President Obama’s overhaul of U.S. policy towards Cuba has advanced quite quickly, and thus far, without any major missteps. Just this week, in a development that seemed hard to even imagine in the recent past, the two countries restored full diplomatic relations. A foreign policy that had failed for a half-century is finally finished.
And Republican howls notwithstanding, the public is on the White House’s side. Consider the latest report from the Pew Research Center:
As the United States and Cuba moved this week to end more than 50 years of diplomatic conflict, public support for re-establishing relations with Cuba has increased. There is equally broad, and growing, support for ending the U.S. trade embargo against Cuba. […]Nearly three-quarters (73%) of Americans say they approve of the U.S. re-establishing diplomatic relations with Cuba, up 10 points since January. A similar majority (72%) favors the U.S. ending its trade embargo against Cuba, “which would allow U.S. companies to do business in Cuba and Cuban companies to do business in the U.S.”
The results were surprisingly broad, even along partisan lines – even a 56% majority of self-identified Republican voters agree with Obama’s policy, up from 40% earlier this year.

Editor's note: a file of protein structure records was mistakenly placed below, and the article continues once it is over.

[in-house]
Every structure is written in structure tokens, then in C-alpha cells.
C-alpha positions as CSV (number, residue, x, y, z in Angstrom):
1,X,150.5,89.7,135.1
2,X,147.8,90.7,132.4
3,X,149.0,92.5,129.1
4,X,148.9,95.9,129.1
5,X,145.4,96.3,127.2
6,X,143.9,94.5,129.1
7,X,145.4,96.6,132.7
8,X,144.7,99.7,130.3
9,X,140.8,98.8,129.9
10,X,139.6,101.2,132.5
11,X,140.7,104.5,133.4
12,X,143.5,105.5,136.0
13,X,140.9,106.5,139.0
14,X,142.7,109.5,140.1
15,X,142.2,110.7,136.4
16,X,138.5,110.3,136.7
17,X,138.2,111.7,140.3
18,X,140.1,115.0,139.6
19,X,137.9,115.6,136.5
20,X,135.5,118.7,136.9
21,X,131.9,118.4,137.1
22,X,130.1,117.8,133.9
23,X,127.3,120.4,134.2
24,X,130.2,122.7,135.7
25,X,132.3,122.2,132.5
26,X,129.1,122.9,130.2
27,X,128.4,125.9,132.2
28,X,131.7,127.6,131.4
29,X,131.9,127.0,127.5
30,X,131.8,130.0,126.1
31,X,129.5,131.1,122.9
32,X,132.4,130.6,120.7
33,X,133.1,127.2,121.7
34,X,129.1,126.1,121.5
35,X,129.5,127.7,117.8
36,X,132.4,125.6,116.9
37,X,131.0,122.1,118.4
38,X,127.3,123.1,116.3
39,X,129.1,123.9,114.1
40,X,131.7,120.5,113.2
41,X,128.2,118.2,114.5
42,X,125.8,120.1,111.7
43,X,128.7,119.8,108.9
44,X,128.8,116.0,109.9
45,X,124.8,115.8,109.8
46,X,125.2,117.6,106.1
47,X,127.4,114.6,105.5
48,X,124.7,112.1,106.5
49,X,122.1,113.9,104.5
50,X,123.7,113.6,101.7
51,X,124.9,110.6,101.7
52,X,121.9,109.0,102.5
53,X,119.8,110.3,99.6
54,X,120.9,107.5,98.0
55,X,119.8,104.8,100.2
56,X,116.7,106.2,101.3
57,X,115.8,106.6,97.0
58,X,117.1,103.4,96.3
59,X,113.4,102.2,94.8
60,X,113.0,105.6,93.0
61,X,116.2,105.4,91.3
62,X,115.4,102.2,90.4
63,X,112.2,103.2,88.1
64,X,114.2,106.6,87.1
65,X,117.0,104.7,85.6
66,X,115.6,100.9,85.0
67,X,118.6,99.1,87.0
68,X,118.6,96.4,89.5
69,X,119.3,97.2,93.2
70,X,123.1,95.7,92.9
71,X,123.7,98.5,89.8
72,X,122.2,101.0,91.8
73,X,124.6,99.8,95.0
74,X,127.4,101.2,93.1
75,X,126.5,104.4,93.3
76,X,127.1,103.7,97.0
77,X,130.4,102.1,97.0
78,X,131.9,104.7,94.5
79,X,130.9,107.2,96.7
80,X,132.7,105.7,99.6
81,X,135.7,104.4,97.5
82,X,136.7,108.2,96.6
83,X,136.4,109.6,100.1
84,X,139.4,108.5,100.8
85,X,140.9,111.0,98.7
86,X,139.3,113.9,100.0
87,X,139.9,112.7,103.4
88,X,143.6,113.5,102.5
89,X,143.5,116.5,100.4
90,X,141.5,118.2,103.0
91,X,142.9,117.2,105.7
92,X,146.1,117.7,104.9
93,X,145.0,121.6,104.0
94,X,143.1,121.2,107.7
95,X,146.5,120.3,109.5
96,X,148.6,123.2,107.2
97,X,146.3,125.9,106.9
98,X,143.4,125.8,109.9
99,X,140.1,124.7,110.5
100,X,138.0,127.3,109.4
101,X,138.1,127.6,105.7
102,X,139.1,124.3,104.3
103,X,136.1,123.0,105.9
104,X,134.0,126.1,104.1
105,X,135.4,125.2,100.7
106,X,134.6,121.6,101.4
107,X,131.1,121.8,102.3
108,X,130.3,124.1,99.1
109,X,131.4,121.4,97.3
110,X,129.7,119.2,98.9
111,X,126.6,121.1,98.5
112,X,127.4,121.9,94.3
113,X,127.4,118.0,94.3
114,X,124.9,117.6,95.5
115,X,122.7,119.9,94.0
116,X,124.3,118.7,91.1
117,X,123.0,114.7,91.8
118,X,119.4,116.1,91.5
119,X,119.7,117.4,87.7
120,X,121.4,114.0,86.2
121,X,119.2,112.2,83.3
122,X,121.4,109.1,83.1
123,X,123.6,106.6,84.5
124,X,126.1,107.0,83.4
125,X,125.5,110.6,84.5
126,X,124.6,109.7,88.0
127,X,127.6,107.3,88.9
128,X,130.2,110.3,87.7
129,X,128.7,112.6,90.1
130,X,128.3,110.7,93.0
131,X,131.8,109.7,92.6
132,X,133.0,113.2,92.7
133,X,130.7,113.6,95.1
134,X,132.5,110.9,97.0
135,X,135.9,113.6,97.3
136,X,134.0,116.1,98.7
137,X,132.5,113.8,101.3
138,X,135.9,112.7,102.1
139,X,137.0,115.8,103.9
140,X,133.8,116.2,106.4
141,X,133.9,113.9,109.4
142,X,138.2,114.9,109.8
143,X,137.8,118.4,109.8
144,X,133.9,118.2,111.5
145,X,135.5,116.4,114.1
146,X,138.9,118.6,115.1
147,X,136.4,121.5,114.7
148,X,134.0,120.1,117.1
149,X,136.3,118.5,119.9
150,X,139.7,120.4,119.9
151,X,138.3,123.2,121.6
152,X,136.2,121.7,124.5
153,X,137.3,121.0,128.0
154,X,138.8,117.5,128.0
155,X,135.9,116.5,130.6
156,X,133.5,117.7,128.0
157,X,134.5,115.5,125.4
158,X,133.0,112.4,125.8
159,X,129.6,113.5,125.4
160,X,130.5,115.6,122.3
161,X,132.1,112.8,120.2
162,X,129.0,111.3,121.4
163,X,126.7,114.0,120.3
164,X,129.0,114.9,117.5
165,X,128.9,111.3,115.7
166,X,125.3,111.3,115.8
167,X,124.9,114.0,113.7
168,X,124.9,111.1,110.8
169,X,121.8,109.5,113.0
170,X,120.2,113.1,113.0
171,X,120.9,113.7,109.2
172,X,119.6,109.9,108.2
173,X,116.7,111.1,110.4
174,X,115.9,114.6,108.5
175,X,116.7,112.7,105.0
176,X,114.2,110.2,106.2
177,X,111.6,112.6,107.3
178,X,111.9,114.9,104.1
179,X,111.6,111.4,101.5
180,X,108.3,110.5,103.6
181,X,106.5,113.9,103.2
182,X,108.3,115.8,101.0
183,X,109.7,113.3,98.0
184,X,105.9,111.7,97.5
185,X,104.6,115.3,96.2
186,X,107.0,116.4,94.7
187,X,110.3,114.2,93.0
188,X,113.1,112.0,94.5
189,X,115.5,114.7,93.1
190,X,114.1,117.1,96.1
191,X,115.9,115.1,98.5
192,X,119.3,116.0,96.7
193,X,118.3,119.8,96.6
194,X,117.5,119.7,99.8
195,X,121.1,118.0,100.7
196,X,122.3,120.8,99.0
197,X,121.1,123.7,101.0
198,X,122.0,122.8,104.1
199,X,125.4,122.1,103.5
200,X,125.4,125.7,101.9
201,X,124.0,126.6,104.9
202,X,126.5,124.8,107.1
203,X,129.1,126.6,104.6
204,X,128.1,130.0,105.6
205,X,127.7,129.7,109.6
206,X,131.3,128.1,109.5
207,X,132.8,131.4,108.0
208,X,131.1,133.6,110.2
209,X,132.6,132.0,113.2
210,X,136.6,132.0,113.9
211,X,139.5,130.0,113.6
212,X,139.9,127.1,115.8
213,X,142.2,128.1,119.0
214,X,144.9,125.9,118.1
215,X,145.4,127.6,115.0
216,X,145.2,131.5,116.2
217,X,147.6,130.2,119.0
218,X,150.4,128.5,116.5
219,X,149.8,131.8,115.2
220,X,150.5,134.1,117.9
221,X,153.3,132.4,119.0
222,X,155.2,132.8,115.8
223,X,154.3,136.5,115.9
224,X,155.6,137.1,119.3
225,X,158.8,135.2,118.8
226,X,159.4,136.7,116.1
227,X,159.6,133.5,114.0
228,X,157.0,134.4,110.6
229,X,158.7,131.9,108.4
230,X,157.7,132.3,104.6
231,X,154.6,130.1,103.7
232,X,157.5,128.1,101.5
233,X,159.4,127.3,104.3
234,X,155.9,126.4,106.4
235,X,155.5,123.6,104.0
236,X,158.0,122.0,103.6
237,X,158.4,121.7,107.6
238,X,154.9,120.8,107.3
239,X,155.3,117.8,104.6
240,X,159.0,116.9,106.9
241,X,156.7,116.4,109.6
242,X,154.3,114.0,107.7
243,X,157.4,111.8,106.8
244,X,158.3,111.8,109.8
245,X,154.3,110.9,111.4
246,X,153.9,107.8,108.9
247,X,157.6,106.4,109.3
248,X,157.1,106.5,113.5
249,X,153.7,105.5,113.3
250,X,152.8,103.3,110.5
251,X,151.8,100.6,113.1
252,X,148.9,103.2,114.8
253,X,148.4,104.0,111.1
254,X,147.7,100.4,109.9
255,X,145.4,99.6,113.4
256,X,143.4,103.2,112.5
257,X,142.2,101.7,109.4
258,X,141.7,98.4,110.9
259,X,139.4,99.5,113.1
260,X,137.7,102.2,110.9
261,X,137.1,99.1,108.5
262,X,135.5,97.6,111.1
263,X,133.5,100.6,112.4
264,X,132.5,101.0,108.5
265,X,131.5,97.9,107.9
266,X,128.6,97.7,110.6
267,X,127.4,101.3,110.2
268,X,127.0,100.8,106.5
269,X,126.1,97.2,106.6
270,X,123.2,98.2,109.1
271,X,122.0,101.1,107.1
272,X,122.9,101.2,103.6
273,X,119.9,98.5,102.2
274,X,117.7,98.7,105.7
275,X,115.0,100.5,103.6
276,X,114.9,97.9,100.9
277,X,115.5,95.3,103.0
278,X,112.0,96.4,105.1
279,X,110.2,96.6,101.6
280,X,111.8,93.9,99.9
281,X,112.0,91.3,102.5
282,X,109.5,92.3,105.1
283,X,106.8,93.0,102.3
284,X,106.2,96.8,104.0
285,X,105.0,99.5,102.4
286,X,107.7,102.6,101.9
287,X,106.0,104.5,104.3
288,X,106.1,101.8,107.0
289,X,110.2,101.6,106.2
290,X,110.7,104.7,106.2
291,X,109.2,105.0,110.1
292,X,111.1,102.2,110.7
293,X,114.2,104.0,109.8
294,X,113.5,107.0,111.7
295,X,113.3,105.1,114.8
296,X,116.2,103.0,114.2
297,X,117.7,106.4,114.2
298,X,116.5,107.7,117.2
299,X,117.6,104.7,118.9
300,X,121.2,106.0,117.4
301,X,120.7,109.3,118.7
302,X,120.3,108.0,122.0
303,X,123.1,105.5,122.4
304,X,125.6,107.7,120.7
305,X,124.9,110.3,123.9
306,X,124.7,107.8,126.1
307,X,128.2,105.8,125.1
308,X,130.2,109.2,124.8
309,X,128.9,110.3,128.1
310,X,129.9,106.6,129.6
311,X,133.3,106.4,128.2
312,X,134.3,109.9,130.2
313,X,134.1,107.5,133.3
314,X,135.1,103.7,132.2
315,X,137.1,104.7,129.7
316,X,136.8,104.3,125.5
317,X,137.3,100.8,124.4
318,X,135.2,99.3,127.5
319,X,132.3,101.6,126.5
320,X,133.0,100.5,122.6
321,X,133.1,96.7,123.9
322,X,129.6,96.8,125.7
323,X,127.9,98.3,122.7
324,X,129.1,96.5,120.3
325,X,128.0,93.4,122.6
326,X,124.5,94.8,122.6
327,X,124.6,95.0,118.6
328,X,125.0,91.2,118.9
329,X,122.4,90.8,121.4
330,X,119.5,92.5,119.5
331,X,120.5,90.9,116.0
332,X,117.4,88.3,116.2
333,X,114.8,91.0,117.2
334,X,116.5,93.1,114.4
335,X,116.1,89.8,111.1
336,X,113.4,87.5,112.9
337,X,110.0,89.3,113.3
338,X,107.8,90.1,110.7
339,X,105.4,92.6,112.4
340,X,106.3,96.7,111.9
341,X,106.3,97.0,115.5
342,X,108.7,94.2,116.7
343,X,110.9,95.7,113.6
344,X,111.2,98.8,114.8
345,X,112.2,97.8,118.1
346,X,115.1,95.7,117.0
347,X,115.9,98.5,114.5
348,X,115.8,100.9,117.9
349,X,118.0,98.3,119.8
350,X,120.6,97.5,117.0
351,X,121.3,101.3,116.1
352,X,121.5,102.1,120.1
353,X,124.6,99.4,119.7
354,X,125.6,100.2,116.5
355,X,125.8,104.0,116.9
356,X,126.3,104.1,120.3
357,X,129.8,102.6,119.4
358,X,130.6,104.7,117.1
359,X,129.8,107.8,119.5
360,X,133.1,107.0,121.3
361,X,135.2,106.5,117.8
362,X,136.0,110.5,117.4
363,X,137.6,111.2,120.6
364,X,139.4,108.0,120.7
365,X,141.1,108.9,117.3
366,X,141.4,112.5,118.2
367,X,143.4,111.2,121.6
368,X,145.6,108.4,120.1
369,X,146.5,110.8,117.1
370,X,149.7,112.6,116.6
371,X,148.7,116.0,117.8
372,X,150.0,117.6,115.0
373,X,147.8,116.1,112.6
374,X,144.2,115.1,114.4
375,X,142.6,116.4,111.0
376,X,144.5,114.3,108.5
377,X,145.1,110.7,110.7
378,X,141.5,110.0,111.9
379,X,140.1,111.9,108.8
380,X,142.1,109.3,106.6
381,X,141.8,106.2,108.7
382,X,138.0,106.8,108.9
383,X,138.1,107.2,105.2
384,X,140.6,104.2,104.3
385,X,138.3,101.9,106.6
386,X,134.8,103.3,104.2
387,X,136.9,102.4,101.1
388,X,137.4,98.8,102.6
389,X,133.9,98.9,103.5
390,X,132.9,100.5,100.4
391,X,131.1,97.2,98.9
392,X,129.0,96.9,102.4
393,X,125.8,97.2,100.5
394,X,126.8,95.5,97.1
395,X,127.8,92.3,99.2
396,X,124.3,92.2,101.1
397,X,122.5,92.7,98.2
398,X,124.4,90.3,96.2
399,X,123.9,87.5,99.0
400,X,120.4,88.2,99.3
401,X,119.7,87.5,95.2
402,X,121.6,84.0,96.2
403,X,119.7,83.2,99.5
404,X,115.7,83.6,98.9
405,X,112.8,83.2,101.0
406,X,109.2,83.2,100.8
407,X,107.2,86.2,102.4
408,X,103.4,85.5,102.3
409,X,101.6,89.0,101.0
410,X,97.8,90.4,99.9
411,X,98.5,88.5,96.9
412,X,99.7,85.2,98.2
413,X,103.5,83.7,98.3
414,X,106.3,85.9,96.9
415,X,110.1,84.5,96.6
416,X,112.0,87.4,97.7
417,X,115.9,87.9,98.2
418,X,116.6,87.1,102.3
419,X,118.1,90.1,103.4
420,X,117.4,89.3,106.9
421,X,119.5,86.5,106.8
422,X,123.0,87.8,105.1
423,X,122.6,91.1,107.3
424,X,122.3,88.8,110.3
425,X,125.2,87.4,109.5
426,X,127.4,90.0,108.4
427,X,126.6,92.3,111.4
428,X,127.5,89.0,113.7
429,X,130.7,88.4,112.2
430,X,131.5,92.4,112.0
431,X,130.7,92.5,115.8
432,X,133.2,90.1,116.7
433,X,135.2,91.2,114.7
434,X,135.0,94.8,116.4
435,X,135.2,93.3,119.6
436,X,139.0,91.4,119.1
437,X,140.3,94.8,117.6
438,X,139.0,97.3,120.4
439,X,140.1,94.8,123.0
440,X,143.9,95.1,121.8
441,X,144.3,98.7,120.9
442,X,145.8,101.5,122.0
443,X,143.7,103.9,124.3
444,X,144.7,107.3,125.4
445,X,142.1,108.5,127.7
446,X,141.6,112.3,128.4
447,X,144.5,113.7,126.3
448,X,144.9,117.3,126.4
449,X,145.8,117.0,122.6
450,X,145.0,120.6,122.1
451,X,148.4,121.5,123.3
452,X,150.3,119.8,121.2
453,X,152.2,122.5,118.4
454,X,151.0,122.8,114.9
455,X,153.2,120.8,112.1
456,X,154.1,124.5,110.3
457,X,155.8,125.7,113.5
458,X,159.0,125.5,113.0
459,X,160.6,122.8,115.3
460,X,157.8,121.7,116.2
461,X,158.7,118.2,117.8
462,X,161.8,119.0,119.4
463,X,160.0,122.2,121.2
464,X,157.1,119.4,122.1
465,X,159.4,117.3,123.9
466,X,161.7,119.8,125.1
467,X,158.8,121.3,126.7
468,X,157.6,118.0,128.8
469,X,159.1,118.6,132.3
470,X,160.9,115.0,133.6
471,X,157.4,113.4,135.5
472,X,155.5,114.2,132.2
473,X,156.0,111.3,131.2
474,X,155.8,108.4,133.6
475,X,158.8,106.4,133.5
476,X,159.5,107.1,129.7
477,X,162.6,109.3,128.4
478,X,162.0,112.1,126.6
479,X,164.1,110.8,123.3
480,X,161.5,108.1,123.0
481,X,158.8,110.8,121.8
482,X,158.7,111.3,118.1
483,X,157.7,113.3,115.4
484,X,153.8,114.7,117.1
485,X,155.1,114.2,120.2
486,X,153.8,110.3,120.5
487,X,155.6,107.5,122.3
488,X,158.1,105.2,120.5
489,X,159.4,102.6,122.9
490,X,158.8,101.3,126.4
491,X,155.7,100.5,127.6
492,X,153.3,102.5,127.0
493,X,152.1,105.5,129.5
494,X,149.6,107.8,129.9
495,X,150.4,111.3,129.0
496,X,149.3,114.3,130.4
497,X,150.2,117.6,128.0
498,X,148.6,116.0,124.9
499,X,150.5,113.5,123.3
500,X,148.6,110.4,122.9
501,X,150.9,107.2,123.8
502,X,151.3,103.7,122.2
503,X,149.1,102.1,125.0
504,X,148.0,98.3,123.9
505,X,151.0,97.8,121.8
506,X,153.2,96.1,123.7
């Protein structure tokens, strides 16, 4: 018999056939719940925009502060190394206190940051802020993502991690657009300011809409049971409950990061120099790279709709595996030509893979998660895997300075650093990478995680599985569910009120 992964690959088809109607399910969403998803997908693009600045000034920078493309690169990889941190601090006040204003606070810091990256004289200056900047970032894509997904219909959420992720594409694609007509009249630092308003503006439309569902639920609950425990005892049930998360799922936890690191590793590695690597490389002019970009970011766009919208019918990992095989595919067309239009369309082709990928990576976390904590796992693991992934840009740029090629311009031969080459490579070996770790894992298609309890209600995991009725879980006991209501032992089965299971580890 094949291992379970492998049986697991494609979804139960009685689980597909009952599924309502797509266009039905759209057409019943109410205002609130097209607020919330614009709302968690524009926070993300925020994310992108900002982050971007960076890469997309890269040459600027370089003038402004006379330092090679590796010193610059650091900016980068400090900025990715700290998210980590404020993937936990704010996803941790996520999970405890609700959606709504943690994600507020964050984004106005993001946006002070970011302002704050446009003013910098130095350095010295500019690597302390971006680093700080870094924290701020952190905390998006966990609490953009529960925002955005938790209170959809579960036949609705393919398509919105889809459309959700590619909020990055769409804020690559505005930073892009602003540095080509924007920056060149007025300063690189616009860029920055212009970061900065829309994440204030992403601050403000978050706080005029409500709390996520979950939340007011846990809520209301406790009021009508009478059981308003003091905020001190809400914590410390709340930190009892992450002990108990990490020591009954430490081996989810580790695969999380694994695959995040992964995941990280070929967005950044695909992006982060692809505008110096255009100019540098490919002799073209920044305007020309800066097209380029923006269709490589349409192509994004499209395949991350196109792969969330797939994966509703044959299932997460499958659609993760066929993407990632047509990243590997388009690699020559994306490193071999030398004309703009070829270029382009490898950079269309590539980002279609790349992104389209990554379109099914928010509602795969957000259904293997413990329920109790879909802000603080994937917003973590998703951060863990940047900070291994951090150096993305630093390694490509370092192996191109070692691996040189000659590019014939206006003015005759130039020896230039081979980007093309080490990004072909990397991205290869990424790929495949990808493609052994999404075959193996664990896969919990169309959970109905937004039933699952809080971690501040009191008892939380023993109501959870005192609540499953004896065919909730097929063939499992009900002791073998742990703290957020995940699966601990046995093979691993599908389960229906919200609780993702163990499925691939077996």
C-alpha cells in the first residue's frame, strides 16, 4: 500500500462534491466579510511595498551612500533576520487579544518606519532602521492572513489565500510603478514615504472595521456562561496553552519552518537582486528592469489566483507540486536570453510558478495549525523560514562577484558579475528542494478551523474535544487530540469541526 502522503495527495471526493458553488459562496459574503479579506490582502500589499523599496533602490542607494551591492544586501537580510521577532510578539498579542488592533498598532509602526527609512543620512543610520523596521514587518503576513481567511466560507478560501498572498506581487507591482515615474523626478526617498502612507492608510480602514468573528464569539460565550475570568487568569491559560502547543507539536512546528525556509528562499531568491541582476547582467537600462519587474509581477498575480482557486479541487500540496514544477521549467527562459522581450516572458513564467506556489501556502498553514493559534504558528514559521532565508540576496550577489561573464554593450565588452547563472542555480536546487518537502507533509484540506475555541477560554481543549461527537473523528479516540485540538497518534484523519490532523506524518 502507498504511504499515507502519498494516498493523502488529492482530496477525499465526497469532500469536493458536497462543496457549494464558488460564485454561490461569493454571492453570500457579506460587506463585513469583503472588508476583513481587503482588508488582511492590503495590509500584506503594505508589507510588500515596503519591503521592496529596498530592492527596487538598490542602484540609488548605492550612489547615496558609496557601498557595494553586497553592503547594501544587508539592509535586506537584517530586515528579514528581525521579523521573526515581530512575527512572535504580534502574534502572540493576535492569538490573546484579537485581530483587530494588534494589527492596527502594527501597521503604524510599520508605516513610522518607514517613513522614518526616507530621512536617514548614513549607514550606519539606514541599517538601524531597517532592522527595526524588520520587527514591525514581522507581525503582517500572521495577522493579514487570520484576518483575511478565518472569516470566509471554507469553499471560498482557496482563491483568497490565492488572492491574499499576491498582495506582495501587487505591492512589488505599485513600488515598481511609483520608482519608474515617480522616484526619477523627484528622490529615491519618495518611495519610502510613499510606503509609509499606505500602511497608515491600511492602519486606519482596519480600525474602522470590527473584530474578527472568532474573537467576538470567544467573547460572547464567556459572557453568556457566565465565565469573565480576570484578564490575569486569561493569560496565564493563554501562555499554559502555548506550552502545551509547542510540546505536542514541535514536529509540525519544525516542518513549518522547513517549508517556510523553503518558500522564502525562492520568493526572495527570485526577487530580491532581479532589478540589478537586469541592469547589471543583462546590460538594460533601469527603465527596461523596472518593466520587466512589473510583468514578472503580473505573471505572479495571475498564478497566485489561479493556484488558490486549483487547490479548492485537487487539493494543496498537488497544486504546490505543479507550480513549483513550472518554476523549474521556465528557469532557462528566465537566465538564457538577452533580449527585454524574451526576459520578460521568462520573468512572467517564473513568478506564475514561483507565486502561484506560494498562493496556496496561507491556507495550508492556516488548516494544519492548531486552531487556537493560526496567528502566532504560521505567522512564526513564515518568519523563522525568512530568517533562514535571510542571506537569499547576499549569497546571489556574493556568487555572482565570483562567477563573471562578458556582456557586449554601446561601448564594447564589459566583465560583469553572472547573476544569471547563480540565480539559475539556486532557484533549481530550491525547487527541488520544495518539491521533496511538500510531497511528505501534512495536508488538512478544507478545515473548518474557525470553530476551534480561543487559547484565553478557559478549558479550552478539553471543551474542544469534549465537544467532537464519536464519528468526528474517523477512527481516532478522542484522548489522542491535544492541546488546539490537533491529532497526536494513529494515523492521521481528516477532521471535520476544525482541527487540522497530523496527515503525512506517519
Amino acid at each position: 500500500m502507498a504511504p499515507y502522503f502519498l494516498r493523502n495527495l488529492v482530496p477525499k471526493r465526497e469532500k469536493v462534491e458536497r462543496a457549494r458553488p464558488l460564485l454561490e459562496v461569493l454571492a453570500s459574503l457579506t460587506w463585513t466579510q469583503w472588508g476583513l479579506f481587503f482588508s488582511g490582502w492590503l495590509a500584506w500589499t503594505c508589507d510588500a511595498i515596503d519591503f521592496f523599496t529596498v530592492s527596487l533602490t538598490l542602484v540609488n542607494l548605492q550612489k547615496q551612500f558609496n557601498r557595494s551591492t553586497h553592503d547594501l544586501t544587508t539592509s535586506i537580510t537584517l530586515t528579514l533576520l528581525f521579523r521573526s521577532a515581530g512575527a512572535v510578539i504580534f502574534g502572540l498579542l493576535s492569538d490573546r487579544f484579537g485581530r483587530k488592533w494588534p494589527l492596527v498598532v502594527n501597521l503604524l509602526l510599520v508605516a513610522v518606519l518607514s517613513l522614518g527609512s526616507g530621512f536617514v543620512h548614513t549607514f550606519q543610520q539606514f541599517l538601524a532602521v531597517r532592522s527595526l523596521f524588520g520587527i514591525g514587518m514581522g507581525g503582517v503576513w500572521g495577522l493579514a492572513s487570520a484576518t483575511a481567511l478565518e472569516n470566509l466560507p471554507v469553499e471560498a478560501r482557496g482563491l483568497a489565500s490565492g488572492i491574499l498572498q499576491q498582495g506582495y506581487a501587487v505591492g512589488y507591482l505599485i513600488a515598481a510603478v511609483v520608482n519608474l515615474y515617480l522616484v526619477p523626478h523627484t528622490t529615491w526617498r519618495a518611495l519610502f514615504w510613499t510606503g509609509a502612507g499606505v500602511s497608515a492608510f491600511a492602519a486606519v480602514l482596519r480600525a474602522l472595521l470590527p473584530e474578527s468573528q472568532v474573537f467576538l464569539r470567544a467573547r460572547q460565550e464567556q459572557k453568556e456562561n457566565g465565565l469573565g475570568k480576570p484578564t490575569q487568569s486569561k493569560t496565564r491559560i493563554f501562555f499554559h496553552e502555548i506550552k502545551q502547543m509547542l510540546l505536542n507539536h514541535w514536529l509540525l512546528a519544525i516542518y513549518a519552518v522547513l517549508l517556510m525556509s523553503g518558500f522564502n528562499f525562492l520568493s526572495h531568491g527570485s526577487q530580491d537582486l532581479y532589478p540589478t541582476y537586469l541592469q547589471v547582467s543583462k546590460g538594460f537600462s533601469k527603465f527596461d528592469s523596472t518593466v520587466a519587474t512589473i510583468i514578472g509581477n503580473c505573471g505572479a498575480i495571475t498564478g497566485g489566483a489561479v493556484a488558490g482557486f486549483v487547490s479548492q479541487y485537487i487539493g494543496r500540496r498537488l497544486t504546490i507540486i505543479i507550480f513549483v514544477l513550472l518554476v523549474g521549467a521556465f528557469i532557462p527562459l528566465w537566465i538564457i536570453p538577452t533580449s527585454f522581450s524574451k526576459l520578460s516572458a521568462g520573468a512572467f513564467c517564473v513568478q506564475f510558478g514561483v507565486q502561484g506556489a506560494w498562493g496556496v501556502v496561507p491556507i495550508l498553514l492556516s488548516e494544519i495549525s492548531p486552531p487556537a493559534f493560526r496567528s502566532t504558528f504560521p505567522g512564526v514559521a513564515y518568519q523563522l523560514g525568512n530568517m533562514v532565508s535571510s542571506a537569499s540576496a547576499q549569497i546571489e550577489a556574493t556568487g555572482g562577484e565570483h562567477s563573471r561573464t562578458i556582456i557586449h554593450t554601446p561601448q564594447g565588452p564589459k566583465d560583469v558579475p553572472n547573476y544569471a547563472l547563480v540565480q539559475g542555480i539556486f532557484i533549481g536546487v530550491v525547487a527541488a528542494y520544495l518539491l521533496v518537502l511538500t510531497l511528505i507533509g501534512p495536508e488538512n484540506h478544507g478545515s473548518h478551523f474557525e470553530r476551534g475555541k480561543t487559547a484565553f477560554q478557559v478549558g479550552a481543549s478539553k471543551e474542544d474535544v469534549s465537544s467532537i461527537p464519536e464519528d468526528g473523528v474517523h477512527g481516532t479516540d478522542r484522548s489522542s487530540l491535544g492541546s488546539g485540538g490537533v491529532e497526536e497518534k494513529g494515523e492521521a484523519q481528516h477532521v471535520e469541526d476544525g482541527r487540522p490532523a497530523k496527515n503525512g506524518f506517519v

A CBS News poll released this week also found broad public support for the new U.S. policy. A day later, a national Associated Press survey published similar results.
We are, in other words, looking at a national consensus that only excludes Republican presidential candidates.
Given the tenor of Americans’ attitudes on the subject, it’s tempting to think at least some national GOP figures would want to align themselves with the national mainstream, but to date, not one of the leading Republican presidential candidates has endorsed the new, popular U.S. policy towards Cuba.
Sen. Marco Rubio (R-Fla.) has gone further than most in condemning the administration’s overhaul, though he doesn’t appear to be convincing anyone.
And on Capitol Hill, meanwhile, the Senate Republican majority has vowed to block any nominee the president announces to serve as ambassador to Cuba, regardless of his or her qualifications, simply because the GOP preferred the old, ineffective policy.